News that any AIM company secretary should be firmly aware of is the recent release by the London Stock Exchange (LSE) of a notice, to Nominated Advisers and all AIM companies, that it is consulting on proposed alterations to the AIM Rules for Companies. Such changes will apply to both investing companies and AIM companies undertaking a fundamental change of business, with the AIM Note for Investing Companies also being modified as a result.

The proposed amendments to the AIM Rules for Companies include the admission criteria for investing companies. The current rules dictate that applicants seeking admission as an investing company must have equity fundraising to raise £3 million in cash on, or immediately before admission. This fundraising requirement has been in place since 2005, and set at a level that necessitated external, often institutional participation, thereby ensuring more scrutiny of the investment policy, the applicant directors’ experience and the company’s valuation at admission.

However, the Exchange expressed its view that “given the passage of time”, it was now the right time for that funding threshold to be increased to £6 million. The present rules also deem an AIM company that becomes a cash shell after a significant disposal to be an investing company. Shareholder approval for the disposal and its proposed investing policy must be obtained by the AIM company, and it then has 12 months to either implement the investing policy or make an acquisition or acquisitions that constitute a reverse takeover according to rule 14.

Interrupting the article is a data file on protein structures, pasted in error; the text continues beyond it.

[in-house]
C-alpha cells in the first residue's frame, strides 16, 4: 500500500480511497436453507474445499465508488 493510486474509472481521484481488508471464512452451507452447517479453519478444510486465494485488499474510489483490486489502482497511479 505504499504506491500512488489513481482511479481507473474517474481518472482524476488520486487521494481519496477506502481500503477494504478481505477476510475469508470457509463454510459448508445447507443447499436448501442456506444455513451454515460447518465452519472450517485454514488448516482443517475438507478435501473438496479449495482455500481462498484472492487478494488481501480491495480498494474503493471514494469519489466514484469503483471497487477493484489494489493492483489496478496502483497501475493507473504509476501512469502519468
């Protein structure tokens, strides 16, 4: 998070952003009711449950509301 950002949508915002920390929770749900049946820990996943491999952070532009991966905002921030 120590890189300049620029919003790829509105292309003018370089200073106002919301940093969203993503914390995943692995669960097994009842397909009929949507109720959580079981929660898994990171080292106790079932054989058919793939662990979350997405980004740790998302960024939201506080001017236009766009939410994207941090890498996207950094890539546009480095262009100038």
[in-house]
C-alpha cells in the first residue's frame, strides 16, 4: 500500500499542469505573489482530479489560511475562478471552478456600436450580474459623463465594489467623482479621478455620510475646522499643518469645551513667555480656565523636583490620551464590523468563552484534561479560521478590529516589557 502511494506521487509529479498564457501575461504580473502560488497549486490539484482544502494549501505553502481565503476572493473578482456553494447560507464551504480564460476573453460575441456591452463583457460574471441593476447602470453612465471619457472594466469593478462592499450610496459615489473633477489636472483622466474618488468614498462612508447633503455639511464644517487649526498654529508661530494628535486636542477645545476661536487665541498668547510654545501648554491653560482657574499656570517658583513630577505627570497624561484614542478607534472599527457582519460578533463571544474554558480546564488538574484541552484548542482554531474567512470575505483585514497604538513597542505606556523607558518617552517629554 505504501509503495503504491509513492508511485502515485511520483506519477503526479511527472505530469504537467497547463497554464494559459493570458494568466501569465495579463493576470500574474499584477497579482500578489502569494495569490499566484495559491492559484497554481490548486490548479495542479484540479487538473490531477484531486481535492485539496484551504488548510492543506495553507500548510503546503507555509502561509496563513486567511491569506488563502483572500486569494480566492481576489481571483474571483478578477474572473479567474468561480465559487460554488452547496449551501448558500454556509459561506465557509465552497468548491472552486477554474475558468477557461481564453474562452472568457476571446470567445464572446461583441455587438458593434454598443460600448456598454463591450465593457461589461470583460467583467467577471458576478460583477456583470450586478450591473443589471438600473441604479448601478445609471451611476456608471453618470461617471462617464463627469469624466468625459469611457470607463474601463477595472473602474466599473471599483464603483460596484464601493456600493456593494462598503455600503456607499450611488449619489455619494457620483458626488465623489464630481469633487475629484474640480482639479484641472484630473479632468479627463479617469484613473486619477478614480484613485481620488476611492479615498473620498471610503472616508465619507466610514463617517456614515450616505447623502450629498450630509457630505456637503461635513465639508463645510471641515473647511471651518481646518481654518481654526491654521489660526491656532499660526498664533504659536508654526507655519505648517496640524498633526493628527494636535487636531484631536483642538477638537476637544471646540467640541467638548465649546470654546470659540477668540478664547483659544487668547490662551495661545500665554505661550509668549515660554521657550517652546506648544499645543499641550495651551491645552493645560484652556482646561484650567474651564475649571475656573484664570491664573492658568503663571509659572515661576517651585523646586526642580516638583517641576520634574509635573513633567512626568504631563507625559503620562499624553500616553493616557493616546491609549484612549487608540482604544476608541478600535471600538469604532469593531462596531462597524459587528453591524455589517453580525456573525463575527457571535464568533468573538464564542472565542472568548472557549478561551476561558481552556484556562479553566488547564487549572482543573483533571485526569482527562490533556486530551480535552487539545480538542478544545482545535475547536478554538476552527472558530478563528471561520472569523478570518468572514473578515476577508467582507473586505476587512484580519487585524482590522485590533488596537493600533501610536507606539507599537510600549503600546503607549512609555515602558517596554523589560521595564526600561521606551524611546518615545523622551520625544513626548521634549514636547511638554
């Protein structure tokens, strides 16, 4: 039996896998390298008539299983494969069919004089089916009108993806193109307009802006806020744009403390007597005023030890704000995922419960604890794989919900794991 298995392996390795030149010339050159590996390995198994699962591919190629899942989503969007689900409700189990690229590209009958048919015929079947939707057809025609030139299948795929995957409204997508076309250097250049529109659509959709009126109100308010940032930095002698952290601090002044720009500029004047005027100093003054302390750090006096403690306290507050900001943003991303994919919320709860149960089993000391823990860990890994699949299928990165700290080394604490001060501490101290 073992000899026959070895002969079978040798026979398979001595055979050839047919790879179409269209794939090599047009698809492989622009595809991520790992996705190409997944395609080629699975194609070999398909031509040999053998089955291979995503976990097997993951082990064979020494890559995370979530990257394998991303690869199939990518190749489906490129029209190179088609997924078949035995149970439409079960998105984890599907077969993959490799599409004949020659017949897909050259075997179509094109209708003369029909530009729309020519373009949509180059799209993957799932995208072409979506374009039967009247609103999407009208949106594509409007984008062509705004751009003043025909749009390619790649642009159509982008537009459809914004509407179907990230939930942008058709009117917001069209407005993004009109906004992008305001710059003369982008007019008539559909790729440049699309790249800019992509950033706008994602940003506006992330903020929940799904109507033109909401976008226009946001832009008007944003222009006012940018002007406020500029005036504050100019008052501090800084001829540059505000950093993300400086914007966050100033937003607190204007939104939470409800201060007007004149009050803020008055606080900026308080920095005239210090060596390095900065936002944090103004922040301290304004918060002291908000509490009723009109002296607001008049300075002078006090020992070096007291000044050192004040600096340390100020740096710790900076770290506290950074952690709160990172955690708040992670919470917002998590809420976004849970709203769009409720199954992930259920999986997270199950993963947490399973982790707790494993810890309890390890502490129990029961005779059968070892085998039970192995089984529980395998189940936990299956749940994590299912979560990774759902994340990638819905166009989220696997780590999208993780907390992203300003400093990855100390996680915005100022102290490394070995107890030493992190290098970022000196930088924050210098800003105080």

An AIM company’s failure to take either action within the prescribed period results in the suspension of trading in its AIM securities. This rule enables AIM companies, where appropriate, to continue accessing the market’s benefits after a fundamental disposal. However, at present, following such a disposal some companies are left on the market with cash balances that are insufficient to enable meaningful investment(s) or facilitate the functioning of a fair and orderly market in the securities of the company.

This is why the Exchange has instead proposed that AIM companies that become a cash shell after a significant disposal will no longer be automatically classified as an investing company, instead being regarded as an AIM Rule 15 cash shell. Within six months of acquiring this status, the company will be required to undertake an acquisition or acquisitions constituting a reverse takeover under rule 14. Should the AIM Rule 15 cash shell not have completed such a reverse takeover within that six month period, trading in the AIM company’s securities would be suspended.

The Exchange added that where there was np appetite on the part of the AIM company to undertake a reverse takeover, “we would expect it to get shareholder approval to cancel its admission to AIM in accordance with rule 41, and consider how best to return any remaining funds to shareholders.”

With the consultation having closed on 12th November, there will doubtless be interest from many AIM company secretaries in its results, which the Exchange said would be confirmed “as soon as reasonably practical following the end of the consultation period.”